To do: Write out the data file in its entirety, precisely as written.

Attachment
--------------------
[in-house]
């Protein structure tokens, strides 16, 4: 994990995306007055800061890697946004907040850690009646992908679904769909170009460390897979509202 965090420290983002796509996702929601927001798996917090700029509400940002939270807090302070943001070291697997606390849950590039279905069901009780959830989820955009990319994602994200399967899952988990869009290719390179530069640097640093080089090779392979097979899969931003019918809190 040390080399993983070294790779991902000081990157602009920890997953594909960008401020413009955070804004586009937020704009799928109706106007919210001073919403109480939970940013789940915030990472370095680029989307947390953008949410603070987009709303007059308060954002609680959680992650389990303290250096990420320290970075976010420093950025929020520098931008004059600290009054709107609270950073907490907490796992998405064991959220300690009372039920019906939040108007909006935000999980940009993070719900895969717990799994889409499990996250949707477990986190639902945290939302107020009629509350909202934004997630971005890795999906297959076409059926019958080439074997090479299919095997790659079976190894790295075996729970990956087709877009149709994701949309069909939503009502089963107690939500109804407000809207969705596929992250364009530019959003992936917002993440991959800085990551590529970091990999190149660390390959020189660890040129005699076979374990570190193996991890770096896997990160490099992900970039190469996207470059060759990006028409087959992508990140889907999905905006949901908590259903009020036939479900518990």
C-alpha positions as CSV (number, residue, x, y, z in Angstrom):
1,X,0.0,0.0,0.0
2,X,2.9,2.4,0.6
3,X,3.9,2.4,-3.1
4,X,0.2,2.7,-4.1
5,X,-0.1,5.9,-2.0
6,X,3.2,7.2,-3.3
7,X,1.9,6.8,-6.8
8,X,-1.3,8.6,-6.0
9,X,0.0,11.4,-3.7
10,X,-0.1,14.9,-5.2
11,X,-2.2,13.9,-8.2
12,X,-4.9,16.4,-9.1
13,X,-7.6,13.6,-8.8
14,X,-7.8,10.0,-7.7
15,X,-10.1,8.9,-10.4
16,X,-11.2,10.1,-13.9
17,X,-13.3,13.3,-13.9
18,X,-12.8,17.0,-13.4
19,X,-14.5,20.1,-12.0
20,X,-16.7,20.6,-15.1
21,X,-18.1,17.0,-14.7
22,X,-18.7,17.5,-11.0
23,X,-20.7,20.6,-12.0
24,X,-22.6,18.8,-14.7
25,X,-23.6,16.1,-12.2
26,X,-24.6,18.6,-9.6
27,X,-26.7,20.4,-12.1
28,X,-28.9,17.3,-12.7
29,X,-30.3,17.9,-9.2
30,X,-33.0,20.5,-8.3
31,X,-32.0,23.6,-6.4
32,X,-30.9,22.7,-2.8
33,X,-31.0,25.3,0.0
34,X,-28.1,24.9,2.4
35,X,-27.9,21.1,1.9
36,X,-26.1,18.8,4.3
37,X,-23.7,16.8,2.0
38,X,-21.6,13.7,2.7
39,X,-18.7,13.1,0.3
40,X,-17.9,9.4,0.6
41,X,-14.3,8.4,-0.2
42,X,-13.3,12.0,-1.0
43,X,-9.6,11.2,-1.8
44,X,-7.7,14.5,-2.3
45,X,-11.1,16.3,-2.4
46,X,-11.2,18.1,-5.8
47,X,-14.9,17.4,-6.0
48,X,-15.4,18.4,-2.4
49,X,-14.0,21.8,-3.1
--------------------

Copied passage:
[in-house]
């Protein structure tokens, strides 16, 4: 994990995306007055800061890697946004907040850690009646992908679904769909170009460390897979509202 965090420290983002796509996702929601927001798996917090700029509400940002939270807090302070943001070291697997606390849950590039279905069901009780959830989820955009990319994602994200399967899952988990869009290719390179530069640097640093080089090779392979097979899969931003019918809190 040390080399993983070294790779991902000081990157602009920890997953594909960008401020413009955070804004586009937020704009799928109706106007919210001073919403109480939970940013789940915030990472370095680029989307947390953008949410603070987009709303007059308060954002609680959680992650389990303290250096990420320290970075976010420093950025929020520098931008004059600290009054709107609270950073907490907490796992998405064991959220300690009372039920019906939040108007909006935000999980940009993070719900895969717990799994889409499990996250949707477990986190639902945290939302107020009629509350909202934004997630971005890795999906297959076409059926019958080439074997090479299919095997790659079976190894790295075996729970990956087709877009149709994701949309069909939503009502089963107690939500109804407000809207969705596929992250364009530019959003992936917002993440991959800085990551590529970091990999190149660390390959020189660890040129005699076979374990570190193996991890770096896997990160490099992900970039190469996207470059060759990006028409087959992508990140889907999905905006949901908590259903009020036939479900518990």
C-alpha positions as CSV (number, residue, x, y, z in Angstrom):
1,X,0.0,0.0,0.0
2,X,2.9,2.4,0.6
3,X,3.9,2.4,-3.1
4,X,0.2,2.7,-4.1
5,X,-0.1,5.9,-2.0
6,X,3.2,7.2,-3.3
7,X,1.9,6.8,-6.8
8,X,-1.3,8.6,-6.0
9,X,0.0,11.4,-3.7
10,X,-0.1,14.9,-5.2
11,X,-2.2,13.9,-8.2
12,X,-4.9,16.4,-9.1
13,X,-7.6,13.6,-8.8
14,X,-7.8,10.0,-7.7
15,X,-10.1,8.9,-10.4
16,X,-11.2,10.1,-13.9
17,X,-13.3,13.3,-13.9
18,X,-12.8,17.0,-13.4
19,X,-14.5,20.1,-12.0
20,X,-16.7,20.6,-15.1
21,X,-18.1,17.0,-14.7
22,X,-18.7,17.5,-11.0
23,X,-20.7,20.6,-12.0
24,X,-22.6,18.8,-14.7
25,X,-23.6,16.1,-12.2
26,X,-24.6,18.6,-9.6
27,X,-26.7,20.4,-12.1
28,X,-28.9,17.3,-12.7
29,X,-30.3,17.9,-9.2
30,X,-33.0,20.5,-8.3
31,X,-32.0,23.6,-6.4
32,X,-30.9,22.7,-2.8
33,X,-31.0,25.3,0.0
34,X,-28.1,24.9,2.4
35,X,-27.9,21.1,1.9
36,X,-26.1,18.8,4.3
37,X,-23.7,16.8,2.0
38,X,-21.6,13.7,2.7
39,X,-18.7,13.1,0.3
40,X,-17.9,9.4,0.6
41,X,-14.3,8.4,-0.2
42,X,-13.3,12.0,-1.0
43,X,-9.6,11.2,-1.8
44,X,-7.7,14.5,-2.3
45,X,-11.1,16.3,-2.4
46,X,-11.2,18.1,-5.8
47,X,-14.9,17.4,-6.0
48,X,-15.4,18.4,-2.4
49,X,-14.0,21.8,-3.1